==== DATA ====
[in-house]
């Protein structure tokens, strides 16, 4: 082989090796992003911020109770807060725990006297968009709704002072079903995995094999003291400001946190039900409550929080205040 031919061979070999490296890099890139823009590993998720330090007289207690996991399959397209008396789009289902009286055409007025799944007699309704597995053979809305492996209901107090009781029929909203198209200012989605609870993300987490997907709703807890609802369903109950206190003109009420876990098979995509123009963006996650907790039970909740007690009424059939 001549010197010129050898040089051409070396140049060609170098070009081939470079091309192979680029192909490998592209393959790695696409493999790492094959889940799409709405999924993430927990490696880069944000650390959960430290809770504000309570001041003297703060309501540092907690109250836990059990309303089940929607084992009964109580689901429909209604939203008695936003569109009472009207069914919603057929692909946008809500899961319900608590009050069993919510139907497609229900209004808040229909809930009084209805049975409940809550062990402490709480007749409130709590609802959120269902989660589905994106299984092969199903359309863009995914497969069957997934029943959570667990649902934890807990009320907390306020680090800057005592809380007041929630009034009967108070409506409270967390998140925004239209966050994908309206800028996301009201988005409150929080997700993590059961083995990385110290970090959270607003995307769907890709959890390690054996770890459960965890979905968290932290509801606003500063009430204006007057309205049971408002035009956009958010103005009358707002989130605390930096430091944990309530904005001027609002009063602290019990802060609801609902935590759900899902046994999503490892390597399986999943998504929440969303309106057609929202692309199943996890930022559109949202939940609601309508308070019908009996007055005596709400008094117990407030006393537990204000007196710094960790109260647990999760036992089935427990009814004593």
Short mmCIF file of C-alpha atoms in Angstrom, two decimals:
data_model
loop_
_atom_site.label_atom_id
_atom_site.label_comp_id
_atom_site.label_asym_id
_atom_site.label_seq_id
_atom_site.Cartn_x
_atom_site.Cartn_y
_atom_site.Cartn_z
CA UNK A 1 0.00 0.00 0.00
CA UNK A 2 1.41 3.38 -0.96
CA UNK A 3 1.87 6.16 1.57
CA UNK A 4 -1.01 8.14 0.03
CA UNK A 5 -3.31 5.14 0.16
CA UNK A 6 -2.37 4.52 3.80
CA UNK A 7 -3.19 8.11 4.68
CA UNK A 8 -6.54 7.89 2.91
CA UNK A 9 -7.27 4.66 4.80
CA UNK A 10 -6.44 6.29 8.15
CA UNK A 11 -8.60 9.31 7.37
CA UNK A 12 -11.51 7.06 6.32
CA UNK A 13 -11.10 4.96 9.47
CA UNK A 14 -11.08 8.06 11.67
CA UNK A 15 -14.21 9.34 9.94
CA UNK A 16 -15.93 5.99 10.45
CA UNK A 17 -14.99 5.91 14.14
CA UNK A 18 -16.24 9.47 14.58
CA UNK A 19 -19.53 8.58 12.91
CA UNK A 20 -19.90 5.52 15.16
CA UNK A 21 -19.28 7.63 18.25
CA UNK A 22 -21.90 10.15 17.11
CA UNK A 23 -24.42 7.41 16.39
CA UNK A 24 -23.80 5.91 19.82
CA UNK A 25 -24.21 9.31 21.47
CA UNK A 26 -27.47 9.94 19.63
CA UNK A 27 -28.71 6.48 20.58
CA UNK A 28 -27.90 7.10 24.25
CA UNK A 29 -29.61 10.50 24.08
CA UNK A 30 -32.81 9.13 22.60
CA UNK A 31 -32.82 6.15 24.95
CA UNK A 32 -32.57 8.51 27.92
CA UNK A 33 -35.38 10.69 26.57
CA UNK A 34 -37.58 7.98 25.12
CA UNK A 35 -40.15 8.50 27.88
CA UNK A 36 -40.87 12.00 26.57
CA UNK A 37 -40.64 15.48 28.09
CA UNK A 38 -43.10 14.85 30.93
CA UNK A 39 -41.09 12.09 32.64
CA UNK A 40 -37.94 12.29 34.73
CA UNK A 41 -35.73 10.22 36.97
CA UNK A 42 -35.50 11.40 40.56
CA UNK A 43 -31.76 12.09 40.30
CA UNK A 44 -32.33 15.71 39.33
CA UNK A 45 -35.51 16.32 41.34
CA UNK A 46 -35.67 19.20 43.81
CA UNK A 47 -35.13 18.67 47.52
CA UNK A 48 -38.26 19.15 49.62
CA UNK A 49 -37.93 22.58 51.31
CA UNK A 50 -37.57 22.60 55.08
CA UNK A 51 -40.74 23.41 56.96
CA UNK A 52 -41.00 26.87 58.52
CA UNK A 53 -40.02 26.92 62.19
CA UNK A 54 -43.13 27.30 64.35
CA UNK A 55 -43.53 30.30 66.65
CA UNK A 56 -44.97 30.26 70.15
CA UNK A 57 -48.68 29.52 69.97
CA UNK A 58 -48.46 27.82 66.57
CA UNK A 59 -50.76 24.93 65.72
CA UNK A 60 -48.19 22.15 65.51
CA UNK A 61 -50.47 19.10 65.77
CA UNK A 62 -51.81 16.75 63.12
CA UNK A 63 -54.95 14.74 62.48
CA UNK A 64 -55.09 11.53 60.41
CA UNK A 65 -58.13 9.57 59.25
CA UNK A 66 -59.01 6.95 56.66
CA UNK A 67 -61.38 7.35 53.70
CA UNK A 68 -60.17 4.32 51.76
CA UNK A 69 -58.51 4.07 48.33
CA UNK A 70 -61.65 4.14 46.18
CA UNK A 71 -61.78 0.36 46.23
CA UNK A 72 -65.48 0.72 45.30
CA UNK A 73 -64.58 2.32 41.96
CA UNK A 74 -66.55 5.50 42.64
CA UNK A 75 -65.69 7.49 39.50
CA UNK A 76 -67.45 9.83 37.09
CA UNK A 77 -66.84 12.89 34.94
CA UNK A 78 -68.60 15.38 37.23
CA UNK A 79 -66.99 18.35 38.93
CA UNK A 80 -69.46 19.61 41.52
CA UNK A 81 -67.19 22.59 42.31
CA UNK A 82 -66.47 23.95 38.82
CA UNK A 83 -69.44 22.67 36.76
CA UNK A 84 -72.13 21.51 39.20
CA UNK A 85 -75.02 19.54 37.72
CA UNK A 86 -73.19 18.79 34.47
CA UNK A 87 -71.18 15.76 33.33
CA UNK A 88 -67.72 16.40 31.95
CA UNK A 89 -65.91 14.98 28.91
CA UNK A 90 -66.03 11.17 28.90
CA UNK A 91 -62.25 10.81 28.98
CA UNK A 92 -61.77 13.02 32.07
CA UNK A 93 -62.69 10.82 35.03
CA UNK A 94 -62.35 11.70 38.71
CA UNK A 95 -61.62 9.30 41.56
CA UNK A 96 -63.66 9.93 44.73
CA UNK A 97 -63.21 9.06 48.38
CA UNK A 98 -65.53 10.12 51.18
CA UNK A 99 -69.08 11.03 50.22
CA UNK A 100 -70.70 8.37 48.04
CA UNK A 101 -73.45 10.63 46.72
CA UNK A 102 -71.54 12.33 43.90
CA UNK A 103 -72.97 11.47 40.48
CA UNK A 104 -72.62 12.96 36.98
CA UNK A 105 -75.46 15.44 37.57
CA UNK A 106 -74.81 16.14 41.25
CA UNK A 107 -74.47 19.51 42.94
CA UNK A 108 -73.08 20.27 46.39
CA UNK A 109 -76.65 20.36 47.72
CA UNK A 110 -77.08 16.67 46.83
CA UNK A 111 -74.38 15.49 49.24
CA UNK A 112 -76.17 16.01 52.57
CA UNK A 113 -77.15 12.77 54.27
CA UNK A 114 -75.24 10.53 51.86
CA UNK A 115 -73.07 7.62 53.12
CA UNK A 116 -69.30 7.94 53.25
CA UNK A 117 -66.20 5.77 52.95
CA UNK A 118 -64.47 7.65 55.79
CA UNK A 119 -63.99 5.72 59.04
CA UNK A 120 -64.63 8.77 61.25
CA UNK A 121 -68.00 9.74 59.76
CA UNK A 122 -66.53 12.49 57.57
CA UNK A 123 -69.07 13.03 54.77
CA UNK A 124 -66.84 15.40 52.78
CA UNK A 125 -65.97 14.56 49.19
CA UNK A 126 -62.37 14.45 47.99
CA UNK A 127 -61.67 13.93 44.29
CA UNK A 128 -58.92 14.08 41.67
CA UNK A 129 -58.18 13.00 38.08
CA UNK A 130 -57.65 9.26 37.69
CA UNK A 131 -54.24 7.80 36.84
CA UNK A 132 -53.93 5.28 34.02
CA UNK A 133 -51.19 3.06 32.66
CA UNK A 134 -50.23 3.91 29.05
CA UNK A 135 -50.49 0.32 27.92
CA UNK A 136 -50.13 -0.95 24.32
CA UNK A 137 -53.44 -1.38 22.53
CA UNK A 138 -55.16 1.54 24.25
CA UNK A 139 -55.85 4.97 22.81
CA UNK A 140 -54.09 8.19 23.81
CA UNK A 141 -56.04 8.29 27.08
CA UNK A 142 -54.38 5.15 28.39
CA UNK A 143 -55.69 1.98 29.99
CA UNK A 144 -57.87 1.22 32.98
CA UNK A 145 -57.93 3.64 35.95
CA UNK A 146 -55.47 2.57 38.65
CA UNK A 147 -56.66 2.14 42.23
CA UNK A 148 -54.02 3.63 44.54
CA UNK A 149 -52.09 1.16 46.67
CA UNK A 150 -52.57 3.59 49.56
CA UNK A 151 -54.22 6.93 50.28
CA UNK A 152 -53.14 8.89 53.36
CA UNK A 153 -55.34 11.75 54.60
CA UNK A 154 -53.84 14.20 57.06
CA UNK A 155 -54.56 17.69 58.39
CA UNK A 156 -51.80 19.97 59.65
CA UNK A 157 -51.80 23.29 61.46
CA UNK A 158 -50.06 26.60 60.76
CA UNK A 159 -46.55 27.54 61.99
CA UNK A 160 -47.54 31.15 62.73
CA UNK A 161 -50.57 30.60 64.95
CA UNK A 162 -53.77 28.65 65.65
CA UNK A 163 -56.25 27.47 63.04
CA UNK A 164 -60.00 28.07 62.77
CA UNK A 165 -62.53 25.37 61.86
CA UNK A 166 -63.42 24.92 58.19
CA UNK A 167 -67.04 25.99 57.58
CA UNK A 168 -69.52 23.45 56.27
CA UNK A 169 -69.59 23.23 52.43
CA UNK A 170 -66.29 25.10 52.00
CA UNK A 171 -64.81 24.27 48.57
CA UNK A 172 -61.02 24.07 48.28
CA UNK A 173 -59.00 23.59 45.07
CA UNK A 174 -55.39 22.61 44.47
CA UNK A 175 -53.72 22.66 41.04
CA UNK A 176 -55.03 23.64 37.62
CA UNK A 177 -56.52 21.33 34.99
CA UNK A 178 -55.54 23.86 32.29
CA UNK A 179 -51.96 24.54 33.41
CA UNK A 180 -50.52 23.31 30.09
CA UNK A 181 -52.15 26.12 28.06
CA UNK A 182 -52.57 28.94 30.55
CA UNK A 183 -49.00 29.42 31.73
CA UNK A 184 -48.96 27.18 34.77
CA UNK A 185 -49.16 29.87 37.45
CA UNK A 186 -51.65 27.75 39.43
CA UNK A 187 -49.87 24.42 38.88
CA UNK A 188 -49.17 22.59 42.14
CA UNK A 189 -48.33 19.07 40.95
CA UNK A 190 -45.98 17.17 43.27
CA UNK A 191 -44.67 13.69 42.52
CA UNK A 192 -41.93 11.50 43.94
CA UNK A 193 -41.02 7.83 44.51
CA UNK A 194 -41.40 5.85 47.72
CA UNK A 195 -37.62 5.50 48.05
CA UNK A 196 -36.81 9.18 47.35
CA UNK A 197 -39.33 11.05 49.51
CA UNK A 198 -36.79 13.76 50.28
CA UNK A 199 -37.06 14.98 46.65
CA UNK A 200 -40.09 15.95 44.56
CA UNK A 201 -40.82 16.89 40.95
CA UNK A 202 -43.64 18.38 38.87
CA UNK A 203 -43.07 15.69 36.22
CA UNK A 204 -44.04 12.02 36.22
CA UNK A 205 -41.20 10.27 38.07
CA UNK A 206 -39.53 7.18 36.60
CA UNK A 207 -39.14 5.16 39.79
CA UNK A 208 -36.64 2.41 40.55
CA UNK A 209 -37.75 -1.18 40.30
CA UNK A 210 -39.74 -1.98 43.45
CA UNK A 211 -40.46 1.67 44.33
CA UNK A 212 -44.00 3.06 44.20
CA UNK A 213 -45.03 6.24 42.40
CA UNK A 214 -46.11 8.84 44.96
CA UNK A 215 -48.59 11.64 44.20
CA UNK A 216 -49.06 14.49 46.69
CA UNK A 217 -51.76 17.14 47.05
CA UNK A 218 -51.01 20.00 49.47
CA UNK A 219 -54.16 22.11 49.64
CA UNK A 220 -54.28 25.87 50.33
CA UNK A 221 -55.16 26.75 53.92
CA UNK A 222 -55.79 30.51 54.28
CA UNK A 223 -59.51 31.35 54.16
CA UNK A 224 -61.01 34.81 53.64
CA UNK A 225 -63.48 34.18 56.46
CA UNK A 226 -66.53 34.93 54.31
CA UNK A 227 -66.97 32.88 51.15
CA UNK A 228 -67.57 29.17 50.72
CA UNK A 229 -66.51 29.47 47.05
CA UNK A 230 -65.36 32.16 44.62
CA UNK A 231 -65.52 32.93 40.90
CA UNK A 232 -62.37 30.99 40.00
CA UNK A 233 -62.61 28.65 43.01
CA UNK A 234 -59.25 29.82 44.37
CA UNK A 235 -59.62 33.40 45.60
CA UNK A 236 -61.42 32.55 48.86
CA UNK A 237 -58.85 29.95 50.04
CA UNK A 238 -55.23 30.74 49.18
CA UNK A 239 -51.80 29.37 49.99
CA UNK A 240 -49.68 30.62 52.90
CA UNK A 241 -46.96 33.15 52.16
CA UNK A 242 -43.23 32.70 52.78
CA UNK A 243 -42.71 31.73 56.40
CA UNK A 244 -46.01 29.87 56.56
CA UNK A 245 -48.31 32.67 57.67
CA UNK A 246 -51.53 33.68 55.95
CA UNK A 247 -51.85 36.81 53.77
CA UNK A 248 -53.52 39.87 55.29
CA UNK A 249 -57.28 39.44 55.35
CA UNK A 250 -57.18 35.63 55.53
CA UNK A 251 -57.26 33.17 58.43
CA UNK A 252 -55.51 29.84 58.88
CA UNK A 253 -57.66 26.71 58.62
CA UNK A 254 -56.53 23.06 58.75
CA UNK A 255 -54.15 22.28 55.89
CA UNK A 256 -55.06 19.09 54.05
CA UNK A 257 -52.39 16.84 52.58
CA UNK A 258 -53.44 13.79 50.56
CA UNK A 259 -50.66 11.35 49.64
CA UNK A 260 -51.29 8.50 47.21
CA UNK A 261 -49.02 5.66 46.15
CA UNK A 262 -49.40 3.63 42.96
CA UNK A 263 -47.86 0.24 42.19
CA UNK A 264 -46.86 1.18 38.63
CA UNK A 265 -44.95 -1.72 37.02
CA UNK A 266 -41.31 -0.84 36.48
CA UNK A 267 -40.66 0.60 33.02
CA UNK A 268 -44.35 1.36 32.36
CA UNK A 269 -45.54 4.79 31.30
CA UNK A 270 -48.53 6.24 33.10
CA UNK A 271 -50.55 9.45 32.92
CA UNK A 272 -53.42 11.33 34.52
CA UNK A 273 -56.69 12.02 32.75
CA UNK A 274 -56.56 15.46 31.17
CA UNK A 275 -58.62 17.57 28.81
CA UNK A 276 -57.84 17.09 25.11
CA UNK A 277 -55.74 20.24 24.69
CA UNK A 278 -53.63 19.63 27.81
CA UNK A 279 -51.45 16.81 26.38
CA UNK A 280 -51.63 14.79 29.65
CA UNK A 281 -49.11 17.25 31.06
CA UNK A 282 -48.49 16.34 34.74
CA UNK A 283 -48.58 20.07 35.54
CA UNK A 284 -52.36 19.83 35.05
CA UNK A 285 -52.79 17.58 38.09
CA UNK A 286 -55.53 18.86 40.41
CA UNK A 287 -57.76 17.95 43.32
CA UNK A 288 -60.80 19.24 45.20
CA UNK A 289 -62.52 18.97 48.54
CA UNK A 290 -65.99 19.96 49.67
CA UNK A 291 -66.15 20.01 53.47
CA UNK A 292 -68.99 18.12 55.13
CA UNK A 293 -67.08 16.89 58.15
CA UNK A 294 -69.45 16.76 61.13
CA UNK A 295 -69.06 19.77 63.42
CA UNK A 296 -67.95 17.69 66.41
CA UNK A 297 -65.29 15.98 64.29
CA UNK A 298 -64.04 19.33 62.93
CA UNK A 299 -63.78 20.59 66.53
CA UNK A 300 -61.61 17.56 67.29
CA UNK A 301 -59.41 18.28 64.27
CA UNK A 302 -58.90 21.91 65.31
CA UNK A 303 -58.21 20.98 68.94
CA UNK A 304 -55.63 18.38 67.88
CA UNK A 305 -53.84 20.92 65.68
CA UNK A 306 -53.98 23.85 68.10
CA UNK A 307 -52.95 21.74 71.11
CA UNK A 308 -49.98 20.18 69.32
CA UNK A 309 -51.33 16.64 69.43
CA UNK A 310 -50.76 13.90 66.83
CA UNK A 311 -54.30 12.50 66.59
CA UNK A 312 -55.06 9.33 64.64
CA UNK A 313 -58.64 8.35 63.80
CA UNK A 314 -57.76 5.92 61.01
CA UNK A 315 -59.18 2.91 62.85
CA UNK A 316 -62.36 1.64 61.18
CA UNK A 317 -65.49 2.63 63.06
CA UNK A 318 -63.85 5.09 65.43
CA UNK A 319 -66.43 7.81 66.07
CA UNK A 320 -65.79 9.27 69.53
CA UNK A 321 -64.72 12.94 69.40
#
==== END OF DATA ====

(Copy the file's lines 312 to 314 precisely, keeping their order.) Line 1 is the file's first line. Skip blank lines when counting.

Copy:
CA UNK A 300 -61.61 17.56 67.29
CA UNK A 301 -59.41 18.28 64.27
CA UNK A 302 -58.90 21.91 65.31